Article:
Impact of Reservoir Heterogeneity and Geohistory on the Variability of Bitumen Properties and on the Distribution of Gas-and Water-saturated Zones in the Athabasca Oil Sands, Canada
Milovan Fustic, Barry Bennett, Stephen M. Hubbard, Haiping Huang, Thomas Oldenburg, Steve Larter, 2013. "Impact of Reservoir Heterogeneity and Geohistory on the Variability of Bitumen Properties and on the Distribution of Gas-and Water-saturated Zones in the Athabasca Oil Sands, Canada", Heavy-oil and Oil-sand Petroleum Systems in Alberta and Beyond, Frances J. Hein, Dale Leckie, Steve Larter, John R. Suter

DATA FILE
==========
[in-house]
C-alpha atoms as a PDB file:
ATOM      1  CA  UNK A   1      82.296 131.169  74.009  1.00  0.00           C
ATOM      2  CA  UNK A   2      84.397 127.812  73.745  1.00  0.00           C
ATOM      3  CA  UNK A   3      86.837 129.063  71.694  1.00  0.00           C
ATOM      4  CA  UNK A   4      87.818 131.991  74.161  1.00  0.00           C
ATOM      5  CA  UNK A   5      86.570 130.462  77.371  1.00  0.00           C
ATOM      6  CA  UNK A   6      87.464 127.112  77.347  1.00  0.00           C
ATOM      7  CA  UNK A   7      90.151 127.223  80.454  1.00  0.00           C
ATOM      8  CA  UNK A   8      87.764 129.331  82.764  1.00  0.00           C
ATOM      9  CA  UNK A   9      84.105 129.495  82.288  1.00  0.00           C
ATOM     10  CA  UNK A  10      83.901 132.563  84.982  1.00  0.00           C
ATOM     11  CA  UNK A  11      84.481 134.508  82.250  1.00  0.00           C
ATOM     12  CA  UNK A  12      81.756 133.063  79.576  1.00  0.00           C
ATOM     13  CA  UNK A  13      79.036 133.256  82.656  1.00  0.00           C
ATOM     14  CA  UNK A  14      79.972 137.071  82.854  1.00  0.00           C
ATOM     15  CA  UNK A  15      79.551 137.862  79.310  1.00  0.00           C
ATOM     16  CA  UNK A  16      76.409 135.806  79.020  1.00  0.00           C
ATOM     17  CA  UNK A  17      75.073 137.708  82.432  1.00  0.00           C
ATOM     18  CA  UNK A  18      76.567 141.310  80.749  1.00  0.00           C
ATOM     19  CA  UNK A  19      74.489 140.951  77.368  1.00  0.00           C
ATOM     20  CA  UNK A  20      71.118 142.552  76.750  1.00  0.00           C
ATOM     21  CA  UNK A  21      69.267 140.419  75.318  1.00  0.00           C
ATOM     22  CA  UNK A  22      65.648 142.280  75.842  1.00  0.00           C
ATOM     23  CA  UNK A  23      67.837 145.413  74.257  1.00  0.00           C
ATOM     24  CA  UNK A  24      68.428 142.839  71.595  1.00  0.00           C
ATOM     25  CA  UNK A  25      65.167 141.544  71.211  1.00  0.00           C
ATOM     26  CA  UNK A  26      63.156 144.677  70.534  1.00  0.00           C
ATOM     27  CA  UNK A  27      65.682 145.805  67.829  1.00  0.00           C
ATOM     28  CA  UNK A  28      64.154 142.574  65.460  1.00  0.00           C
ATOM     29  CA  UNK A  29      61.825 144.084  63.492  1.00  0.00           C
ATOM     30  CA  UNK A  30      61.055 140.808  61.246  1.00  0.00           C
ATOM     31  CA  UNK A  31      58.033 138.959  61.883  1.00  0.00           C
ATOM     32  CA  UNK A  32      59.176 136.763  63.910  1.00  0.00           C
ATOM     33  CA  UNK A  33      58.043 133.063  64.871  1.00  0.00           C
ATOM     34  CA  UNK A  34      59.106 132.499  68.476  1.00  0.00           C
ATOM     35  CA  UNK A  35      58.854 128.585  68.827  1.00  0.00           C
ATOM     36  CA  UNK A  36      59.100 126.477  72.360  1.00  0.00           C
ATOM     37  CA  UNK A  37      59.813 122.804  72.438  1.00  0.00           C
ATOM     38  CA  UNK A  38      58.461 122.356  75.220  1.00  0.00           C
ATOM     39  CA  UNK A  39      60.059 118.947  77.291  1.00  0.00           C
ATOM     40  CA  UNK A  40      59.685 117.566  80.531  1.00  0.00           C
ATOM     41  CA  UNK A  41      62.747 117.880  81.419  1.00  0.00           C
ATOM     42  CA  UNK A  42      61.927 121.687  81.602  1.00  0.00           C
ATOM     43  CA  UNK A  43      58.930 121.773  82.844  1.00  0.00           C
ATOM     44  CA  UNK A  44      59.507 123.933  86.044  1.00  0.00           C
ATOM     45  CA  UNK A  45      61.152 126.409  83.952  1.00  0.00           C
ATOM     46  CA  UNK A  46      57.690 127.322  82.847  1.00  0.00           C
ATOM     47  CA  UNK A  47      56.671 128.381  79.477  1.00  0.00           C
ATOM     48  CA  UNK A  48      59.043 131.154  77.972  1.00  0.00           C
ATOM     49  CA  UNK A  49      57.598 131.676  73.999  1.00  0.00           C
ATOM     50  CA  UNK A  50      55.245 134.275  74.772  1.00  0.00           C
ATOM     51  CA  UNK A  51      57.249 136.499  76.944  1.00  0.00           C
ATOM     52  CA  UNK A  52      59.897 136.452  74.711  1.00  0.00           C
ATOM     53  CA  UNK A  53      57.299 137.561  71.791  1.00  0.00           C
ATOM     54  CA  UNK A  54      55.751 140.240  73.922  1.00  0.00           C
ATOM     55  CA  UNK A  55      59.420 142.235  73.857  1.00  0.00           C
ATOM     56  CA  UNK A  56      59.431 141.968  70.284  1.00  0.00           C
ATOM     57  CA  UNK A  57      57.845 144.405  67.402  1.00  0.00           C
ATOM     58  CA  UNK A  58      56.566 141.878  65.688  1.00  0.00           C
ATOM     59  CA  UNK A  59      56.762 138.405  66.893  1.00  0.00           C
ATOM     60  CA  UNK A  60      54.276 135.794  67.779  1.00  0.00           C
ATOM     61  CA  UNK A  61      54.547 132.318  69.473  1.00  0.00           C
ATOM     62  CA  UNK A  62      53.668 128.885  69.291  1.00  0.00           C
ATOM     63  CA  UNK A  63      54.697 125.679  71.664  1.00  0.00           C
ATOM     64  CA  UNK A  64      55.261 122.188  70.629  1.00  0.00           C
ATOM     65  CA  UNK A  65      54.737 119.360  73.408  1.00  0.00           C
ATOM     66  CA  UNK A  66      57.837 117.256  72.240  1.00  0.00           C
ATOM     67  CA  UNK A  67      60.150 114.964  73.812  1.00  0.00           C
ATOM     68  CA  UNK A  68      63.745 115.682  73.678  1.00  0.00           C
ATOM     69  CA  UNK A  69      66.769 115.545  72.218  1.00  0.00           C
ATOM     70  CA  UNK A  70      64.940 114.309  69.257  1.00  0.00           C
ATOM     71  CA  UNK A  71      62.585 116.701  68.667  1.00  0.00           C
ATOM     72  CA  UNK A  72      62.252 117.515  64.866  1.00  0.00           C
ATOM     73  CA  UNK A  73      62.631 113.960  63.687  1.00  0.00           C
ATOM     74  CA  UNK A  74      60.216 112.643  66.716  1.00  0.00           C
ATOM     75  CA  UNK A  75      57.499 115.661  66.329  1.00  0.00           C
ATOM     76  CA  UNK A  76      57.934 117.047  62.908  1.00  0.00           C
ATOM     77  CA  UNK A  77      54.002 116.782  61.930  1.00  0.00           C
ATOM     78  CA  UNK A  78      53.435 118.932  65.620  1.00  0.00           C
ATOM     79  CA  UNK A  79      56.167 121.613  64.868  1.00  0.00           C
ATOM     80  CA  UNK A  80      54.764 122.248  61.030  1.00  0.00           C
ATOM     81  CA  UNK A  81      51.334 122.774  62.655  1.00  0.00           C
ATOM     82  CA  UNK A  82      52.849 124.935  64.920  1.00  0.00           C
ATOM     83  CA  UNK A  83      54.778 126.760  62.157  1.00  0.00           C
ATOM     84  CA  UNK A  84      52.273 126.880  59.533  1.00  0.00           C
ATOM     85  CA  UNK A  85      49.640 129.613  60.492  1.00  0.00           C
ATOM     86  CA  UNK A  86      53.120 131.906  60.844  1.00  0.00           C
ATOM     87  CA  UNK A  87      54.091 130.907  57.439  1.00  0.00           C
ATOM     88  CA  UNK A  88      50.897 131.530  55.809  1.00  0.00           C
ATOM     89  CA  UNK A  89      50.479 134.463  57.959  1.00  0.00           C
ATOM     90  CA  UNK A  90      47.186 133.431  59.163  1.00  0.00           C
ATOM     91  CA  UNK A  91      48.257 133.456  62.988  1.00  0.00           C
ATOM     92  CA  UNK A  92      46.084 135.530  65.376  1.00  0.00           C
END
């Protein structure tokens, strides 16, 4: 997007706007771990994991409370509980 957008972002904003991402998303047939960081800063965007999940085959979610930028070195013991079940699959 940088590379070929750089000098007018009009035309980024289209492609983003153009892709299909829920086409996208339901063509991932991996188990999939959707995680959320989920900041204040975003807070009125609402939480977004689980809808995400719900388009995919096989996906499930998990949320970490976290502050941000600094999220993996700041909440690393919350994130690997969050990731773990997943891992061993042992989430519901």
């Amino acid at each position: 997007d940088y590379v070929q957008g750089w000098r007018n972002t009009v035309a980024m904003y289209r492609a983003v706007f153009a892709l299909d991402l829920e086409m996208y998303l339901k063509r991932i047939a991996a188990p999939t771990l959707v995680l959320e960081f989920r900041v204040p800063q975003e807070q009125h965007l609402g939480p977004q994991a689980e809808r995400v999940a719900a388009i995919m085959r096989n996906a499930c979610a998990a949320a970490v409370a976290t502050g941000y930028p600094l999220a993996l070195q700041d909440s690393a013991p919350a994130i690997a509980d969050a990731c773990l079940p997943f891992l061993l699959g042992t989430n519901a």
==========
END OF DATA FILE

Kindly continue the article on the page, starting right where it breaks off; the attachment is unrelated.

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The Athabasca oil sand deposit, the world’s largest petroleum accumulation, contains an estimated 1.7 trillion bbl of heavily to severely biodegraded oil,with API gravities ranging from 6 to 10°. Although reservoir characterization has been the subject of many studies in the region, very little attention has been given to petroleum (bitumen) characterization and particularly to its reservoir-scale relationship with the host sediments. In this study, variation in the bitumen physical and chemical properties were measured on a suite of samples. These were obtained from numerous cores from various reservoir types and geographic areas of the Athabasca oil sand deposits. The variation in bitumen viscosities and changes in the hydrocarbon composition caused by varying levels of biodegradation were interpreted using molecular markers. These data were integrated into the reservoir facies framework and interpreted in the context of various reservoir configurations.